To me, Rome has always been synonymous with romance and sex. My husband and I spent our honeymoon there and have gone there for several anniversary trips since, and this year’s trip was another reminder of the erotic romantic nature of the city. A week amid the ruins and the busy Christmas hubbub was another reminder that there’s nothing new under the sun. Our first night in Rome we walked beneath the wonderful rainbow wave of Christmas lights strung from one end of the Via del Corso to the other. All through our trip, we caught plenty of glimpses of couples embracing and caressing and sneaking kisses in wonderfully public places. The atmosphere was perfect for love.
With the overwhelming glut of virgin and billionaire novels out there at the moment, it’s interesting to take virgin power back a couple thousand years. One of the highlights of the Roman Forum was the time we spent in the quiet ruins of the House of the Vestal Virgins. We were there early and even though the sun was bright, the shadowy reflecting ponds had the thinnest skin of ice across their mirrored surfaces. The commitment of a Vestal Virgin was thirty years in return for money, power and position. Afterward she was free to marry or not. It was a pretty damn good proposition for a woman back in Roman times.
With the Christmas season in full swing, there were crèches and images of the Madonna and Child everywhere. It’s hardly possible to overstate the importance of fertility and the birthing of the next generation. The need to see ourselves and our world reborn, the need to feel that sense of continuity is as old as humanity. We were never more reminded of that than when we stood in the gardens at the Villa d’Este in front of the powerful image of the fountain of Ephesian Airtimes with her many breasts and her cloak providing shelter for birds and beasts.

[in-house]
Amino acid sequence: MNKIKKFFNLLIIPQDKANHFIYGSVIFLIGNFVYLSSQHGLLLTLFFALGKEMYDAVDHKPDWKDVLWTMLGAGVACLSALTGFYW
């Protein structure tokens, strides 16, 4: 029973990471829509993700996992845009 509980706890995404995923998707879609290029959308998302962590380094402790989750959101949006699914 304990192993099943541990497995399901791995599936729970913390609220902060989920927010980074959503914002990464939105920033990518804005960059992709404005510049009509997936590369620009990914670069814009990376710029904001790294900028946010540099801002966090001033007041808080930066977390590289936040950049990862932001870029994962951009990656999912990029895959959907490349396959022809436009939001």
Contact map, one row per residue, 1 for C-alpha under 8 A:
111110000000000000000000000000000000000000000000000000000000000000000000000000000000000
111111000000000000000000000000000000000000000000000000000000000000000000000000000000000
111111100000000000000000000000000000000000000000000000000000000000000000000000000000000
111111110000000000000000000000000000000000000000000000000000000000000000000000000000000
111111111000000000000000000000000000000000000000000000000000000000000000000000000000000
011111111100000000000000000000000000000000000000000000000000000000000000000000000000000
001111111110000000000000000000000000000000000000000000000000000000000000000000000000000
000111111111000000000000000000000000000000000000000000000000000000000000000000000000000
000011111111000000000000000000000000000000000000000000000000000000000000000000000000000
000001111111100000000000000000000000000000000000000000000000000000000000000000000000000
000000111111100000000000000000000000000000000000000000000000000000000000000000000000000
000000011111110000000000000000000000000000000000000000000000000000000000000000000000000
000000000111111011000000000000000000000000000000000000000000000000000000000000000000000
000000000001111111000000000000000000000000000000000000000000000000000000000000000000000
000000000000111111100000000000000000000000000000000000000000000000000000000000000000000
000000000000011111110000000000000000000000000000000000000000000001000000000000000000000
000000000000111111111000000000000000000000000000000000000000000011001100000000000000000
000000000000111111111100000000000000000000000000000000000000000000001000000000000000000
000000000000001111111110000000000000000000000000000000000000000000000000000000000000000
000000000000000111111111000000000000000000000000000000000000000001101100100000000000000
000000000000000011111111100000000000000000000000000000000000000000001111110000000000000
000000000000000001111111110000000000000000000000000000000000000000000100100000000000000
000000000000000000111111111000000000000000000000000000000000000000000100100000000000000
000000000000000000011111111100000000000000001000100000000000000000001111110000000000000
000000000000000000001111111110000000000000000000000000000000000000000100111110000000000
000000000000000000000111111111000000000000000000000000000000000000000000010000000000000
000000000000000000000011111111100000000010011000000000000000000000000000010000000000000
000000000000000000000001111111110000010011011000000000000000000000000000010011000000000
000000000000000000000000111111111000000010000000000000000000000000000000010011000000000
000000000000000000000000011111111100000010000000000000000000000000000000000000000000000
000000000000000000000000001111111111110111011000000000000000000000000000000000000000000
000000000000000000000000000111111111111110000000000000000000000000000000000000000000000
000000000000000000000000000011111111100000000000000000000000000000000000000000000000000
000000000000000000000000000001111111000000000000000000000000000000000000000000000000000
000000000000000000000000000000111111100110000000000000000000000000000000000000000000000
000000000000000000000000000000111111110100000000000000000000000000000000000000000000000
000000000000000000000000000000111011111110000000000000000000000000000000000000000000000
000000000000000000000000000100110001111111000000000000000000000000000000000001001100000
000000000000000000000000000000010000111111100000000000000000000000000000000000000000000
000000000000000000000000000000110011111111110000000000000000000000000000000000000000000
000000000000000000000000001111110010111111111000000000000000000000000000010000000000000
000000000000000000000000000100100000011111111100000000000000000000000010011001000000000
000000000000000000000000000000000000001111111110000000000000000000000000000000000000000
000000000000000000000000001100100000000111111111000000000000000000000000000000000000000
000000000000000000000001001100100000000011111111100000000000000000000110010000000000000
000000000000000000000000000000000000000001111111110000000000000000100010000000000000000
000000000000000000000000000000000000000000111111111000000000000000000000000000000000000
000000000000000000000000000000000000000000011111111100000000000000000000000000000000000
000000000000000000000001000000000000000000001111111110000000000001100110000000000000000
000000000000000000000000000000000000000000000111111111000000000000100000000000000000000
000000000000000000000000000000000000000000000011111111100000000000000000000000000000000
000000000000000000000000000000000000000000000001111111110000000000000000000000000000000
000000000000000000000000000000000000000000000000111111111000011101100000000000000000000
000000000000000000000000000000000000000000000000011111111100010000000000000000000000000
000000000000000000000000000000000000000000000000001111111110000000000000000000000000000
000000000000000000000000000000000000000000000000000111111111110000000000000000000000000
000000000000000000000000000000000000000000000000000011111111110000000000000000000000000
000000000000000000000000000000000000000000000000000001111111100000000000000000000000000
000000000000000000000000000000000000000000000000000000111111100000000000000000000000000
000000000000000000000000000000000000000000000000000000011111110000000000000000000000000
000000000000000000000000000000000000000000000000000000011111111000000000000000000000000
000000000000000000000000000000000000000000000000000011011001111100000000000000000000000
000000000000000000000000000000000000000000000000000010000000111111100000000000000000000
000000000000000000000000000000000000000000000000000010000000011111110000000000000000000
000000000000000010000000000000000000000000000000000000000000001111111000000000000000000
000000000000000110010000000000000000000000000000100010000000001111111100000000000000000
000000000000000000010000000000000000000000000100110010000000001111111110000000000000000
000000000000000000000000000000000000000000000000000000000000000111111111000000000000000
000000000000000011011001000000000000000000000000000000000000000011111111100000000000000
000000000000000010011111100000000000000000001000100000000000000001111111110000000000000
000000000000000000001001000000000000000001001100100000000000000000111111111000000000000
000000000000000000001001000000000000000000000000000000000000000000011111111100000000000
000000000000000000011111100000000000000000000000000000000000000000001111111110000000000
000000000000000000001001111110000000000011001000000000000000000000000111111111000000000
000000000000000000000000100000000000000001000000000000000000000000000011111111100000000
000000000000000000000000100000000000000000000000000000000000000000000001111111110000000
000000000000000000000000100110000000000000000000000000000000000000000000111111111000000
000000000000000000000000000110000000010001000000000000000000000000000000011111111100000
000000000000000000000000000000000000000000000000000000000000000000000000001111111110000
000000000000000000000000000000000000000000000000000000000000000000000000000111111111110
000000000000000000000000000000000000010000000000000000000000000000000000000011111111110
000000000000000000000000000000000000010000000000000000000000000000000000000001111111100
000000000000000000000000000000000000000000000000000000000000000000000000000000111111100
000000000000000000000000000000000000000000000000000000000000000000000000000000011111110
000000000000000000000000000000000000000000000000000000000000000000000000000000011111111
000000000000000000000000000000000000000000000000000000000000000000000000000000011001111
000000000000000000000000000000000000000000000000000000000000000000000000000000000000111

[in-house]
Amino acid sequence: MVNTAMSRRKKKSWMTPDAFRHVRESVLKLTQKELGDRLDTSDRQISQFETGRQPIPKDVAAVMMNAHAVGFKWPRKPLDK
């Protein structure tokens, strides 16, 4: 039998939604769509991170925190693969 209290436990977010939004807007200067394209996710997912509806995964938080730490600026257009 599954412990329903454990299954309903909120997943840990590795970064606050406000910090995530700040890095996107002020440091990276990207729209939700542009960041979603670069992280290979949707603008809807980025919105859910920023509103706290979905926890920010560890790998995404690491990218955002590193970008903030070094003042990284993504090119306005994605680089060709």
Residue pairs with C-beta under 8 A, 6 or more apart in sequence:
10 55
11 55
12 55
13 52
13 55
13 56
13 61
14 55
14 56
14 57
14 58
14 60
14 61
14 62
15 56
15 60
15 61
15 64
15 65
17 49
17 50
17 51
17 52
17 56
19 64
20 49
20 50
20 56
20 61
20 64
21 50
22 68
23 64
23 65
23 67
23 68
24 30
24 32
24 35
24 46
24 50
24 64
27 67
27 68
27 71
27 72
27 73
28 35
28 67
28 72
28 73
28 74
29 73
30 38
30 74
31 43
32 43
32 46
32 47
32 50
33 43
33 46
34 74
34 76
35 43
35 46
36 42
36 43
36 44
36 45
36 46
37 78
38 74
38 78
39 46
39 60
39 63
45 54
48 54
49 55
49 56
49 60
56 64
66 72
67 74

In the Vatican Museums it was interesting to note that all of the male Roman and Greek sculptures either had penises broken off or hastily covered up with plaster of Paris fig leaves. You can imagine how refreshing it was to find ourselves at the Temple of Hercules in the ruins of Ostia Antica gazing upon a very ancient, very manly statue which no longer had head nor hands but had all of his bits still proudly displayed in a lovely sculpted nest of marble pubes. I have to admit I felt a bit naughty taking lots of pics of marble genitalia, and yet I felt the power of the temple ruins was right there in the muscular torso proudly sporting maleness. At the risk of sounding either pervy or flakey, it did something to me. The power of the human body, the power of human sexuality captured in stone several thousand years ago still moves me, maybe even more so because that power is still the same, no matter how many fig leaf coverings are hastily plastered.
Near the Temple of Hercules is the Domus of Amour and Psyche. This truly was Mecca for the erotic romantic in me. Psyche and Eros has long been my very favourite story from Greek Mythology. How could I not be drawn to this testament to the power of love – a mortal woman fighting her way to godhood to be with the man she loves. Yup, I think that’s a powerful metaphor for romantic love – at least it is in my head. But Psyche (soul, mind, spirit) is joined to Eros. Nope! This is NOT platonic love! This is throw-you-down-on-the-bed, ride-‘em-cowboy erotic love. It always excites me to think of what happens when the erotic meets the spiritual, so it’s not surprising that I found this place the goose bump raising highlight of my week in Rome. We were lucky to nab a very kind Australian tourist to take a picture of us paying homage to Psyche and Eros. I took dozens of pictures of Hercules and of Psyche and Eros because the places, in their quiet off the main path site are powerful reminders of what I do as a writer and why.
Now, sitting home in my living room, looking back to that sunny week in Rome, I can’t help thinking that while there’s nothing new under the sun, there’s everything always new under the sun. There’s newness in the inspiration, the penetration, the conception, the birthing, the nurturing, the seeing ourselves reborn again and again, not only in the next generation, but in the places we create inside our heads, the stories we, as writers birth into
the world. There’s comfort in the continuity of thousands of years while there’s excitement in bringing it all around again fresh and new and re-envisioned.
May the old and comforting be infused with the new and exciting in 2014. And may your journey be full of love and joy.